For simplicity purposes, this hook does not perform the REST_Authentication() and REST_j_security_check() subroutines in an attempt to create an authenticated session. It does however pass in the cookie file which was created in the update hook. The assumption is that since this runs immediately after the update hook, the session should still be authenticated and not have expired. This is done simply because this code is intended to be for demonstration purposes only, but ideally one would include more in depth error checking for possible session/authentication problems.

This hook receives a “before” and “after” state similar to the update hook. However in this case we want additional information pertaining to each commit. This information can be used in the comment that is to be added to the work item. Thus, similar to above, we use this actual Perl code to allow easy parsing of the desired information:

  my $gitWhatChangedCommand = "git-whatchanged $oldrev..$newrev --pretty=format:" .  	""$commitIDDelimiter%H$commitIDDelimiter " .  	"$commentDelimiter%s$commentDelimiter " .  	"$commitDateDelimiter%ai$commitDateDelimiter " .  	"$authorDelimiter%an$authorDelimiter " .  	"$emailDelimiter%ae$emailDelimiter"";  

Adding a comment for each new commit may not be a desirable feature for all teams, thus setting the global variable called $ADD_WORK_ITEM_COMMENT to “false” allows an easy means to disable the addition of a comment. Using scripts in this manner however, the user is free to choose any format of commenting they see fit. As a simple demonstration of this idea, the following global variables can easily be turned on or off depending on what information is required.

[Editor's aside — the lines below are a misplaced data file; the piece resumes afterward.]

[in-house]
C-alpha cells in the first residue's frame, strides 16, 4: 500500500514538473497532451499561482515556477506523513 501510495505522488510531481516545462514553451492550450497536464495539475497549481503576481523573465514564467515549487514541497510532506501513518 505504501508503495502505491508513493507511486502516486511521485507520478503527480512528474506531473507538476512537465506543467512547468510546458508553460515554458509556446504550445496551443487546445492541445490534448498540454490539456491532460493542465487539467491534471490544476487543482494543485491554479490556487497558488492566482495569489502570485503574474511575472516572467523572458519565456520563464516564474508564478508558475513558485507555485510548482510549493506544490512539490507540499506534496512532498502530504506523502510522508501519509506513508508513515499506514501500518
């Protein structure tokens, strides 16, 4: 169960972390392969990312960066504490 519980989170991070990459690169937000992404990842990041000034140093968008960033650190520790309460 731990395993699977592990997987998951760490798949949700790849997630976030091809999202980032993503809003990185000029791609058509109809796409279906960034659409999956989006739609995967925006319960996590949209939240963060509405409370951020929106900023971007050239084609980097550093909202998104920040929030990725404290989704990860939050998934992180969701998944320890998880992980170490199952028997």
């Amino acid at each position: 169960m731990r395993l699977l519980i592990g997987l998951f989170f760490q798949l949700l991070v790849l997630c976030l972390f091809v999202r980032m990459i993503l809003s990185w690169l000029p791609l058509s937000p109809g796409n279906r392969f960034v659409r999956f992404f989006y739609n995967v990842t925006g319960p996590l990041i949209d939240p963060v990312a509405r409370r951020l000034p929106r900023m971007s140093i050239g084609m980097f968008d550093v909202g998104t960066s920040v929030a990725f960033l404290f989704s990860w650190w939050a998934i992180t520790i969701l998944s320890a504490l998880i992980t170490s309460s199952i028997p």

# WORK ITEM COMMENT PREFERENCES  my $PRINT_COMMIT_DATE = "true";  my $PRINT_AUTHOR_NAME = "true";  my $PRINT_AUTHOR_EMAIL = "true";  my $PRINT_COMMENT = "true";  my $PRINT_COMMIT_ID = "true";  my $PRINT_GIT_URL = "true";  

Once the desired comment text is gathered, adding the comment to the work item involves simply posting the JSON text to the comments collection as specified in the RTC REST API section.

This hook also adds the “Related Artifacts” link. Again, this simply involves posting the appropriate JSON fragment to the links collection. For the visible text of the link however, we have chosen to display the Git commit comment, but we have parsed out the work item search string at the beginning. It would be pointless to have “WorkItem:### …” displayed several times for each different link.

Example Script: post-commit

The example script can be downloaded here. Please remember to remove the .sample extension to enable this example script.

This hook is intended to be used on a private repository and will run after the commit-msg hook has ran successfully. This hook is included as a further example of how to create a Git and RTC work item integration while working in a private repository. Ideally you want to handle work item updates in a public repository by using the post-receive hook. If you add a comment and “Related Artifacts” link in your own private repository, there risks a chance of comments or links being duplicated when pushing it to a public repository. However, if you know the public repository is not set up to update RTC work items, it is possible to do so at this stage. Updating work items at this stage at least ensures that the commit was successful. When coupled with the commit-msg hook, we can also verify that the work item exists, otherwise the commit would abort, and thus this script would not be invoked.